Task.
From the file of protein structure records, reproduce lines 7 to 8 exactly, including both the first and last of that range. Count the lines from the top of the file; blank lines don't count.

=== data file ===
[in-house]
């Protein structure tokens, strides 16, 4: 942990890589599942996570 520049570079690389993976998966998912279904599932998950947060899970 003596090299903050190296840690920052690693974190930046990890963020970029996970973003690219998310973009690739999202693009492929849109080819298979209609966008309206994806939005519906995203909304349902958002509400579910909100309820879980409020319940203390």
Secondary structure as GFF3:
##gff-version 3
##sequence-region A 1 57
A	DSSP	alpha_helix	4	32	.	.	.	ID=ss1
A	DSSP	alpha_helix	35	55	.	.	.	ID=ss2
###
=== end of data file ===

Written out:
A	DSSP	alpha_helix	35	55	.	.	.	ID=ss2
###